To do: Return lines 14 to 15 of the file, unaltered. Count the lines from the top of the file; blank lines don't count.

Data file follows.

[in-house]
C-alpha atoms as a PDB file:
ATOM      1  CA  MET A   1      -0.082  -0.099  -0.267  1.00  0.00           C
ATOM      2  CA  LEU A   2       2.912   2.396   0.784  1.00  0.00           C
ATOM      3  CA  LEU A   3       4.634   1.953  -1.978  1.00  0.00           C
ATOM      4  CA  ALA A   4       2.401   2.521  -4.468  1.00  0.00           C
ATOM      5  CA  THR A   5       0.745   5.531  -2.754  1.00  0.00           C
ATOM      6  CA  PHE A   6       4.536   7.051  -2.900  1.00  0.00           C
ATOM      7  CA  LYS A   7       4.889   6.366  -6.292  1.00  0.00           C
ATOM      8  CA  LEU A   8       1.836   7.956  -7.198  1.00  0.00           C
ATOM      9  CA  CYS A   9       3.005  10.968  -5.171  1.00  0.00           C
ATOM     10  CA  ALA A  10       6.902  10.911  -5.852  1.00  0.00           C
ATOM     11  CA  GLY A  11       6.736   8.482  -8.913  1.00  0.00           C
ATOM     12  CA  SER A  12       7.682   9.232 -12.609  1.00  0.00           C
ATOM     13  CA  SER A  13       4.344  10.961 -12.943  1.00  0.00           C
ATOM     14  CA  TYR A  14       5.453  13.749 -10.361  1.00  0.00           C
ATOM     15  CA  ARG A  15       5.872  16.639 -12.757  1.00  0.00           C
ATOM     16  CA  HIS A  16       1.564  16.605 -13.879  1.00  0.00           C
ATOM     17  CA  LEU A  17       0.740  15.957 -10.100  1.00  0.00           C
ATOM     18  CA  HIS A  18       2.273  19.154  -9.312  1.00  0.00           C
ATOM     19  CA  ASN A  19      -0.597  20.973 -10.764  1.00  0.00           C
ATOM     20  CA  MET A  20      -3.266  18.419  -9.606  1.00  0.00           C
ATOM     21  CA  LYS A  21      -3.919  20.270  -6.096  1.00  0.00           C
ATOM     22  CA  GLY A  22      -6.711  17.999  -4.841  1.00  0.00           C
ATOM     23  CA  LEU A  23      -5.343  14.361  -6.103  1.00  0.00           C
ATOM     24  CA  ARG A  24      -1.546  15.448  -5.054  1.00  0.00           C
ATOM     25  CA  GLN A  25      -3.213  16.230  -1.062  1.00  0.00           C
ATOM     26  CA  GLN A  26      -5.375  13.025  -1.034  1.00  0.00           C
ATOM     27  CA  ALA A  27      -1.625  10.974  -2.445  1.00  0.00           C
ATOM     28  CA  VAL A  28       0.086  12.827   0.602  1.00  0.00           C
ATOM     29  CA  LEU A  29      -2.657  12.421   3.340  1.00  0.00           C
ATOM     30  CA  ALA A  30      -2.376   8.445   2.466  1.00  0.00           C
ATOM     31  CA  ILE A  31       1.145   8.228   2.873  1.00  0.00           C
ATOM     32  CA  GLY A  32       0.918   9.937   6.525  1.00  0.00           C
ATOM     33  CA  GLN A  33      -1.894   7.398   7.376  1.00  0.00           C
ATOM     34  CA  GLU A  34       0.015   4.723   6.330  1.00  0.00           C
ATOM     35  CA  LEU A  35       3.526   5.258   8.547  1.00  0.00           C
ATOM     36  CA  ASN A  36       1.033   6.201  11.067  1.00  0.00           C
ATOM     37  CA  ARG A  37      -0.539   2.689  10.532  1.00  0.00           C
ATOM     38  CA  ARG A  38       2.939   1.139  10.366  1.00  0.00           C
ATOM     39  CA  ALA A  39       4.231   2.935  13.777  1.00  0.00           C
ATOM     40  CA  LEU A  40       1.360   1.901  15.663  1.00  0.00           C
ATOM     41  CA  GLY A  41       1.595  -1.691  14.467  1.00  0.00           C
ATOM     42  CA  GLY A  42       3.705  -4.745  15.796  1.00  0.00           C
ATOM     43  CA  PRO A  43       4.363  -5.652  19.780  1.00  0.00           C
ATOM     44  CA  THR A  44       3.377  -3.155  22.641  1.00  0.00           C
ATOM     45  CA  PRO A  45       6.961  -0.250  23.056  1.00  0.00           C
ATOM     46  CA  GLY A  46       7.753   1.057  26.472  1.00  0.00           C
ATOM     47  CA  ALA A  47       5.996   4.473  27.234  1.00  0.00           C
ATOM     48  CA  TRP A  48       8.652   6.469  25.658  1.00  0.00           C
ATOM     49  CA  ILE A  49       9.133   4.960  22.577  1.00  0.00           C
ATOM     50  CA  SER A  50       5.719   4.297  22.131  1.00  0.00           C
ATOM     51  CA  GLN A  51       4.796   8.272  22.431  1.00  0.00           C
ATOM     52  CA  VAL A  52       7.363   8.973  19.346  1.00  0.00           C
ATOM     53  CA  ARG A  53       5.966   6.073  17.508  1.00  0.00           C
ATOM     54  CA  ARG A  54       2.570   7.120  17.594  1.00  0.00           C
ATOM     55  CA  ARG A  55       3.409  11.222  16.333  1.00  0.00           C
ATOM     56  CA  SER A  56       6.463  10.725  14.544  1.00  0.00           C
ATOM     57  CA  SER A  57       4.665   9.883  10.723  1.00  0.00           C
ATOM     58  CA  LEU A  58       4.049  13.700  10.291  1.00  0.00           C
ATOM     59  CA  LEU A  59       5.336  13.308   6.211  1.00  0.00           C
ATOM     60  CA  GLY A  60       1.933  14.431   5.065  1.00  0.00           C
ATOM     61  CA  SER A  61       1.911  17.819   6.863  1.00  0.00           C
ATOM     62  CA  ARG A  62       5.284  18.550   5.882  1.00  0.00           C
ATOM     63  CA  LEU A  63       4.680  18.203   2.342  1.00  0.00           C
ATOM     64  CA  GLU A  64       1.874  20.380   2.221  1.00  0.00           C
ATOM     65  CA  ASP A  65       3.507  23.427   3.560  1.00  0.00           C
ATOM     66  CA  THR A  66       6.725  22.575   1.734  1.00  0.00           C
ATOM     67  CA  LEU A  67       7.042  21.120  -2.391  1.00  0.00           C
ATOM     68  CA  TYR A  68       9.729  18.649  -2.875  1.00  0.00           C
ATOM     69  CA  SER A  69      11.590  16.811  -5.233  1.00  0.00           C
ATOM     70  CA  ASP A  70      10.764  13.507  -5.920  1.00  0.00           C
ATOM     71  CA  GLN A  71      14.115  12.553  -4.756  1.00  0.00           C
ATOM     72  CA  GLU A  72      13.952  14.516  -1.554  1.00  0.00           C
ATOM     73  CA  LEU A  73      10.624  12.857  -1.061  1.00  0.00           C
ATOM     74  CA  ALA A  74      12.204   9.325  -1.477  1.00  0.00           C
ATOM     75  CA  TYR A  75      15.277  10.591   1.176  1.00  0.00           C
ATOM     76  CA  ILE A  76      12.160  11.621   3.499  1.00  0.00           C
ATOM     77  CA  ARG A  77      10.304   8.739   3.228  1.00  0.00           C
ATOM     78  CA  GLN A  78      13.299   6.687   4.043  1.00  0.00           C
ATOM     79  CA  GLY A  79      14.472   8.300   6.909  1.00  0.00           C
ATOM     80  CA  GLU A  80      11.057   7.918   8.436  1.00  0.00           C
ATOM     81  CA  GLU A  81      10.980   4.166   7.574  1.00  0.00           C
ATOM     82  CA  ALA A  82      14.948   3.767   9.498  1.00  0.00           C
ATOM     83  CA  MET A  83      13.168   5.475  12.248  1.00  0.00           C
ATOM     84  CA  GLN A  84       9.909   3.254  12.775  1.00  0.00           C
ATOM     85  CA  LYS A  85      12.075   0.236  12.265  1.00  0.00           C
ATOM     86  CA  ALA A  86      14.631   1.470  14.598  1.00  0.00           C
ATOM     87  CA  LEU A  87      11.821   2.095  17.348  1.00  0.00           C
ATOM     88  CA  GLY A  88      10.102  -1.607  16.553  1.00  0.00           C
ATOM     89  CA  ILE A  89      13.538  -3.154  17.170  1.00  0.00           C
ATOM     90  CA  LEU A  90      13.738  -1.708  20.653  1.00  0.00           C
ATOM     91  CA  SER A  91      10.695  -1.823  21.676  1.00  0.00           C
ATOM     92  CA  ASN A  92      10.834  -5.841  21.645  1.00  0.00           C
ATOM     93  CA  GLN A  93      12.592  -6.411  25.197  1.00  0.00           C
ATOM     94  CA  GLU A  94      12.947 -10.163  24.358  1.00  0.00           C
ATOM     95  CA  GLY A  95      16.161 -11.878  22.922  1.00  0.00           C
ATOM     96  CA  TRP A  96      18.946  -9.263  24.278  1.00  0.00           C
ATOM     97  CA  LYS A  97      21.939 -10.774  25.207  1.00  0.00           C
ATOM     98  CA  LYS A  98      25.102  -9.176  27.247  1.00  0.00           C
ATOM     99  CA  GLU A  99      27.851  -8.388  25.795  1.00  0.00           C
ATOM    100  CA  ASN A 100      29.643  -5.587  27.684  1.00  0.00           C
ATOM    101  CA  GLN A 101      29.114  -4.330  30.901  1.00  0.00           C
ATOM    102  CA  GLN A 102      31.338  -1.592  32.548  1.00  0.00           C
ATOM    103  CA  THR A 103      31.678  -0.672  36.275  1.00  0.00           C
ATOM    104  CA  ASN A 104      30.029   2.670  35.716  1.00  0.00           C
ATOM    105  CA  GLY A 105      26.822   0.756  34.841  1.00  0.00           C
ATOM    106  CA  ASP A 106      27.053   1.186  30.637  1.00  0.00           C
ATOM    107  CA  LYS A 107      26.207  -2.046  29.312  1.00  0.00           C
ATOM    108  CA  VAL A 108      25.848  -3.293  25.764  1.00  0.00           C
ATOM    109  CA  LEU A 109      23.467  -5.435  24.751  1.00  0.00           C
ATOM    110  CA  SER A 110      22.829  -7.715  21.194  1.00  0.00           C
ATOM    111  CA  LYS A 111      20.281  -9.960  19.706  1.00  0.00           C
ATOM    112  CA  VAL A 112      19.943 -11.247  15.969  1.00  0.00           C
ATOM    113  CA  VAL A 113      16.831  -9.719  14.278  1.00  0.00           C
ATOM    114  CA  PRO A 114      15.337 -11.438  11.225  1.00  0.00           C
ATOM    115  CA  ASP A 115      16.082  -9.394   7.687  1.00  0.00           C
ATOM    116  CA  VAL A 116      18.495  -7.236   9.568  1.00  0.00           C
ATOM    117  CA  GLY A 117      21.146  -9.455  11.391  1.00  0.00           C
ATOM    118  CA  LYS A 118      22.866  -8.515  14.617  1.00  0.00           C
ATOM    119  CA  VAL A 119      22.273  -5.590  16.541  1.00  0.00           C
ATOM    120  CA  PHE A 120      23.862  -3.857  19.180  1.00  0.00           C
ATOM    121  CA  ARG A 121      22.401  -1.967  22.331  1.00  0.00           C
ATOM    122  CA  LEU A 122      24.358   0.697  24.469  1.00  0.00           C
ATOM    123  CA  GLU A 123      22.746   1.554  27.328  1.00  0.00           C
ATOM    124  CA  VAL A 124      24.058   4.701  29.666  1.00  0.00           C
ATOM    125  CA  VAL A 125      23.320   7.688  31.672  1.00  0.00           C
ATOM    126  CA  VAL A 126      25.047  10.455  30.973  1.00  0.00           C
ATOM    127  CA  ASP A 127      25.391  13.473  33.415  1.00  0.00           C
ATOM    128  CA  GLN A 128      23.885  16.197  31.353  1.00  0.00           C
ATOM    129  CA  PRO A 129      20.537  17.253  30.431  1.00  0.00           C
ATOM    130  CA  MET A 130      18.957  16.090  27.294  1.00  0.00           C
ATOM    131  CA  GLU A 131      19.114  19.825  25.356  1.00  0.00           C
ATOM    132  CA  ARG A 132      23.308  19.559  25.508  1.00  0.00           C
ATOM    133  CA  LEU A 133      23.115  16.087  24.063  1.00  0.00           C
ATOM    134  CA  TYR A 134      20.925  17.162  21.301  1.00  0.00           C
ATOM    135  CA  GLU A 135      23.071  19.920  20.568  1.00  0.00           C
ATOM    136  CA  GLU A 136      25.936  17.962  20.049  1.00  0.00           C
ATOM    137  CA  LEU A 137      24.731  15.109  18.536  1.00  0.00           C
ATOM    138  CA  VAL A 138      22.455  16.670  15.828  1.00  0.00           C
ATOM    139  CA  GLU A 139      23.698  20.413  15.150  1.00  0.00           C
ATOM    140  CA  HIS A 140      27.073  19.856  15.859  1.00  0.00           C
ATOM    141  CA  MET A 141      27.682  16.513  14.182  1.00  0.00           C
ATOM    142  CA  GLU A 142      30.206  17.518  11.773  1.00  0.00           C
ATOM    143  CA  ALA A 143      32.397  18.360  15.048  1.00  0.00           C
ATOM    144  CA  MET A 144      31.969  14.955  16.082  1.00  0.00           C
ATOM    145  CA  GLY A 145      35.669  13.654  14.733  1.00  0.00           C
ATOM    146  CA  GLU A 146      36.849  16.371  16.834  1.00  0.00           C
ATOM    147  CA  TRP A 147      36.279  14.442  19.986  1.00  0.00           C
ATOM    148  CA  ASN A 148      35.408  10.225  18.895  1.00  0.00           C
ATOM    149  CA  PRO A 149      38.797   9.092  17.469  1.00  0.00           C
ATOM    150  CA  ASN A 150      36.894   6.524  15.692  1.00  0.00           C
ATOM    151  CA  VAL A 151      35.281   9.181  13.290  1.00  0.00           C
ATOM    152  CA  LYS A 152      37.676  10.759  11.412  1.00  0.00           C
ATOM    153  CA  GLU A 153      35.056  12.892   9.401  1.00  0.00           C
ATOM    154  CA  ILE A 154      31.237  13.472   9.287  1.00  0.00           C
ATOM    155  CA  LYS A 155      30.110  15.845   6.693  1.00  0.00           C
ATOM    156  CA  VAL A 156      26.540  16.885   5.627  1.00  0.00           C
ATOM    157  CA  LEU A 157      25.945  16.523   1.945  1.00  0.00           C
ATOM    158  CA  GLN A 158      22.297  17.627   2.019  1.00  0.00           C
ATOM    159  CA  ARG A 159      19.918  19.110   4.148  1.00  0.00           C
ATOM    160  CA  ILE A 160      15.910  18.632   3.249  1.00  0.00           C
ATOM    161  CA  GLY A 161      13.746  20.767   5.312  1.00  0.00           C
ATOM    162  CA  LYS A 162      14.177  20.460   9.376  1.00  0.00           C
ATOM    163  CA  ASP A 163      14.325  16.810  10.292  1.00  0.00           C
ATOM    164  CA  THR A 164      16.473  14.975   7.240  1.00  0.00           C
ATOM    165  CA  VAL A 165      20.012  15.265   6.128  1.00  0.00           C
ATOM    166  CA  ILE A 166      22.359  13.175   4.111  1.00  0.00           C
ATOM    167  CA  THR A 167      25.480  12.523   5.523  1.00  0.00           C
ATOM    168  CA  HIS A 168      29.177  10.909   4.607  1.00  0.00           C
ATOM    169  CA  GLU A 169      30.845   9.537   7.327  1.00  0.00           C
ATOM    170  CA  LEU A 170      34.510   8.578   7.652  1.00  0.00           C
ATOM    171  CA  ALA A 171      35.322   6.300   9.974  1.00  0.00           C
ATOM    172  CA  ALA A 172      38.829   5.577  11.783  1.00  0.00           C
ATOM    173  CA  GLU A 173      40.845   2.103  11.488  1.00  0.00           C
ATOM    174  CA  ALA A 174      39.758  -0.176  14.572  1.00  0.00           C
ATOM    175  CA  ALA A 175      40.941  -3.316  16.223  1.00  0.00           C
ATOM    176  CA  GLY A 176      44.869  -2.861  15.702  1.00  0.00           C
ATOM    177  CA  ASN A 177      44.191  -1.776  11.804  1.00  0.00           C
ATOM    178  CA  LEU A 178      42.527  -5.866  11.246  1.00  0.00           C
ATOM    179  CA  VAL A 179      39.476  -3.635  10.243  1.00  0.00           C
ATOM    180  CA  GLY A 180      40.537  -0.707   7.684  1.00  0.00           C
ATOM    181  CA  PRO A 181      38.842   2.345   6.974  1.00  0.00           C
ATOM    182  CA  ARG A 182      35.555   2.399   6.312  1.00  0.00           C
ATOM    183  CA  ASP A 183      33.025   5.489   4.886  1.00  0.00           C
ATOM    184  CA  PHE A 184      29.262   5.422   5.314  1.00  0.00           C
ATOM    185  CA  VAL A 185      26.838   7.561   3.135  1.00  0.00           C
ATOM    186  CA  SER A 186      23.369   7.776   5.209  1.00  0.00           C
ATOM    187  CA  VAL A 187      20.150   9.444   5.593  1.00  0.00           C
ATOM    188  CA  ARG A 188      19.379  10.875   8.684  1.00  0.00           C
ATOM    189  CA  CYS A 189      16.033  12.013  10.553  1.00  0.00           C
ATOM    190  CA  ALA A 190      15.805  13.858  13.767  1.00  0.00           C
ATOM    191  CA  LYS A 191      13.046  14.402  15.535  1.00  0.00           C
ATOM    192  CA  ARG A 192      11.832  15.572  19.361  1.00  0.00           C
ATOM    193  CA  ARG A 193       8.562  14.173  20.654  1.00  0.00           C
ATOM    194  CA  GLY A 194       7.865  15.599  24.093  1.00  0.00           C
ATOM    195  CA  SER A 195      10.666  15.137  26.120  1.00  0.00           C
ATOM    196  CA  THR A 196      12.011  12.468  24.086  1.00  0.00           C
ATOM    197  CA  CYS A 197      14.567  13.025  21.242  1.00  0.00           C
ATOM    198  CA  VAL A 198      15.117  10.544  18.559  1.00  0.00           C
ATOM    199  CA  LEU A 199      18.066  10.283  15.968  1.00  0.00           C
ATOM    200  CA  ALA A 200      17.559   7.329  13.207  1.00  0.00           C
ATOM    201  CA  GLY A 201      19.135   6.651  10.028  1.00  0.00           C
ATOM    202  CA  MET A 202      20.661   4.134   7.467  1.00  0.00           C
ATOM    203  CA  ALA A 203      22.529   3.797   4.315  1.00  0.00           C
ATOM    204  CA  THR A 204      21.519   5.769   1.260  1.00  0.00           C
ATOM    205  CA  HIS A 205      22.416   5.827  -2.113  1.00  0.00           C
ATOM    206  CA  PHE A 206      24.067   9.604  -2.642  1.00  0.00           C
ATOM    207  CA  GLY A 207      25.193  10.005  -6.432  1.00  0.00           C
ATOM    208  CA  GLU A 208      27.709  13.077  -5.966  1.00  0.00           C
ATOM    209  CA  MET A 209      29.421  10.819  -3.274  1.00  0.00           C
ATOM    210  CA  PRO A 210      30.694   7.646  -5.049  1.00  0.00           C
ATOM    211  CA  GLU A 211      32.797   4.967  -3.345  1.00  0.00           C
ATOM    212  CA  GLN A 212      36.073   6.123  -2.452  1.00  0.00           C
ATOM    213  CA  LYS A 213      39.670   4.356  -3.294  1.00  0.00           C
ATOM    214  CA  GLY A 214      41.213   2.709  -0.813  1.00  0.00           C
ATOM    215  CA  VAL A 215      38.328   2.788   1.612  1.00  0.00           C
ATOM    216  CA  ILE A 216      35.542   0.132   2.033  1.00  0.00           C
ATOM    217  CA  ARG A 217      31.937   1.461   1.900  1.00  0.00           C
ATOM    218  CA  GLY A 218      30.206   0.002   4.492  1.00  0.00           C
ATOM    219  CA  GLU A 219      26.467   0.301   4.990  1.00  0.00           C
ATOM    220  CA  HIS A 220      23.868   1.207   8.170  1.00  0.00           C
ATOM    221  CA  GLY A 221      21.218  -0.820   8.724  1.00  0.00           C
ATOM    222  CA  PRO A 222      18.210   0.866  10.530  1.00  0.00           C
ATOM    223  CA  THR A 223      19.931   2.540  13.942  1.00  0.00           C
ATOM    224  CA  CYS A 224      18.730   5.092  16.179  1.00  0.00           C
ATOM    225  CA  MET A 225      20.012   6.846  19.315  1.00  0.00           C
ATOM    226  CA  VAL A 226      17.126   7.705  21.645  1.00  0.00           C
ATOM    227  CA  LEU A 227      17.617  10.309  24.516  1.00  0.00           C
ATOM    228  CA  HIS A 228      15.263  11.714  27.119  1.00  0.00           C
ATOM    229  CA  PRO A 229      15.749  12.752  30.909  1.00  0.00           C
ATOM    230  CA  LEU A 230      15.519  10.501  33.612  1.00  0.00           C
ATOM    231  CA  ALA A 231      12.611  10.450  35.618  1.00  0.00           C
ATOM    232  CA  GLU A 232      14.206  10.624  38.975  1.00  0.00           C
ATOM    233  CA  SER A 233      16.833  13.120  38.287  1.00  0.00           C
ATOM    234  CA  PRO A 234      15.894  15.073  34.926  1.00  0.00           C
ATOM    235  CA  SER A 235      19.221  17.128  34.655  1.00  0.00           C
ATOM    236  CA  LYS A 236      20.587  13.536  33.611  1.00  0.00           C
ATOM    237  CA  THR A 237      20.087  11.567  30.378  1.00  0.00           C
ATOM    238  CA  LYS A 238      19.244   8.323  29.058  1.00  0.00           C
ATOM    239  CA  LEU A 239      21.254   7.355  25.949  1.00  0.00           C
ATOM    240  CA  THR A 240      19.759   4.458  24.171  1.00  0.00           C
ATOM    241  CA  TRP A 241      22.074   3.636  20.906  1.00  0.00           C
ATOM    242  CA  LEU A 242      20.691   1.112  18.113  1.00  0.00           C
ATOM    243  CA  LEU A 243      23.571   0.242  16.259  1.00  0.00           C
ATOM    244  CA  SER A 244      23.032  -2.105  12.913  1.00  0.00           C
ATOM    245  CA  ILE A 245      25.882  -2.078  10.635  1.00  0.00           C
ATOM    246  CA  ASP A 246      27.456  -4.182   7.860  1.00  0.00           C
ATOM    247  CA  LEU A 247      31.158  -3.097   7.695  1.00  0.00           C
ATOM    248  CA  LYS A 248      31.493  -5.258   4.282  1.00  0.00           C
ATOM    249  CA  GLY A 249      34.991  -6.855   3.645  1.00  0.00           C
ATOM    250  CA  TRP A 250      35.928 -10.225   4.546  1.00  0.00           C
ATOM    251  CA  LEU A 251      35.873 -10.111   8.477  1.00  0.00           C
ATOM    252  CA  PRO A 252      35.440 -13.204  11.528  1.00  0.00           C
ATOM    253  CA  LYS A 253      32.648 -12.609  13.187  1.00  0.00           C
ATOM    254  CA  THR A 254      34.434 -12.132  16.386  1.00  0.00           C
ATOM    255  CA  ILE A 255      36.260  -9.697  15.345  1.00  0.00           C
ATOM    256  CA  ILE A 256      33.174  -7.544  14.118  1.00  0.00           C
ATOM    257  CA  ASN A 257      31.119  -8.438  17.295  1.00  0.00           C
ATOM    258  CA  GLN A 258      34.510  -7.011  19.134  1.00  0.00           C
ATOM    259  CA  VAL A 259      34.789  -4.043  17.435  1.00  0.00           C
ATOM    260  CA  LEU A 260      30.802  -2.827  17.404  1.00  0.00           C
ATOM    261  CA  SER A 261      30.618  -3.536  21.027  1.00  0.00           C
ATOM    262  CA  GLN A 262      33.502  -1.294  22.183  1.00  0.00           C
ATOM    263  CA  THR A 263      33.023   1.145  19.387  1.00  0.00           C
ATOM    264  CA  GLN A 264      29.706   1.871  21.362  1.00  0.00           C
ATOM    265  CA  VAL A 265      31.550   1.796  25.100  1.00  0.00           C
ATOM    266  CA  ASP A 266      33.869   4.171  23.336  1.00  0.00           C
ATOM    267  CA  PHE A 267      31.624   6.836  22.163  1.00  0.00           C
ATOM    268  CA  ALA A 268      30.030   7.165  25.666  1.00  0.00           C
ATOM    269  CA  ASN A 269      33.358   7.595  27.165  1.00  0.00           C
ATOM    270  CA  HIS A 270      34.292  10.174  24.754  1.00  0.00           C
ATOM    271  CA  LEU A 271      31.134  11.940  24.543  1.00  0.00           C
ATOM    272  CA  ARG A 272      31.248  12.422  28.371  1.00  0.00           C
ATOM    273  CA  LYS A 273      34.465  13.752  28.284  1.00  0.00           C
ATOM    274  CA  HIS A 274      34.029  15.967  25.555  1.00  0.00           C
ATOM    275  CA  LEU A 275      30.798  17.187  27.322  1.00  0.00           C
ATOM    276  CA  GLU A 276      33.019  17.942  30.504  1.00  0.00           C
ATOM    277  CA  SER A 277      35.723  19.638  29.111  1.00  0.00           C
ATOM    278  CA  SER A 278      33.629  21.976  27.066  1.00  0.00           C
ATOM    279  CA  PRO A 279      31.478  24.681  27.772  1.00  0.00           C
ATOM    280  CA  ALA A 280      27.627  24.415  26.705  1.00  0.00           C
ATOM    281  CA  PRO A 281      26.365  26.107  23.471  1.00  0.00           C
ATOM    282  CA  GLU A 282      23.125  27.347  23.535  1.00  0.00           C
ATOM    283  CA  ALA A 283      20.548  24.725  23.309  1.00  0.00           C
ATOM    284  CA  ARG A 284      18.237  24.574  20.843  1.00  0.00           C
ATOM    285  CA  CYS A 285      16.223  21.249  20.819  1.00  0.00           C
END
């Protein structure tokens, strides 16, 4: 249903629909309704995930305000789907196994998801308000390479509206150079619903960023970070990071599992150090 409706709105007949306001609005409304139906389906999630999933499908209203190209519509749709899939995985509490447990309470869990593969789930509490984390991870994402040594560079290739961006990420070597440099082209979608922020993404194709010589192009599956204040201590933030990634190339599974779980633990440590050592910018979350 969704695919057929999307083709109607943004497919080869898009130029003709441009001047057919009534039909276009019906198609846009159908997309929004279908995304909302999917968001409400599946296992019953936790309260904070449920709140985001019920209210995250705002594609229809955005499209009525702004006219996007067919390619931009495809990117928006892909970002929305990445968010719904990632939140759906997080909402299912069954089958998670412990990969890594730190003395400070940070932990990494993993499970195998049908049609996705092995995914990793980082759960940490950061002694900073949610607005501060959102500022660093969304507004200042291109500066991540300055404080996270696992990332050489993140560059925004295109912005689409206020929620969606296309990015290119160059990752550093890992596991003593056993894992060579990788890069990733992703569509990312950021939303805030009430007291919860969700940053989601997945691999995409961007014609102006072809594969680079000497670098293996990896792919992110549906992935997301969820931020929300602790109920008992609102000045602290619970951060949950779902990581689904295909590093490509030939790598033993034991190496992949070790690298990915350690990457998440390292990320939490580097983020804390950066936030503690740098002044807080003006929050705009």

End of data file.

ATOM     12  CA  SER A  12       7.682   9.232 -12.609  1.00  0.00           C
ATOM     13  CA  SER A  13       4.344  10.961 -12.943  1.00  0.00           C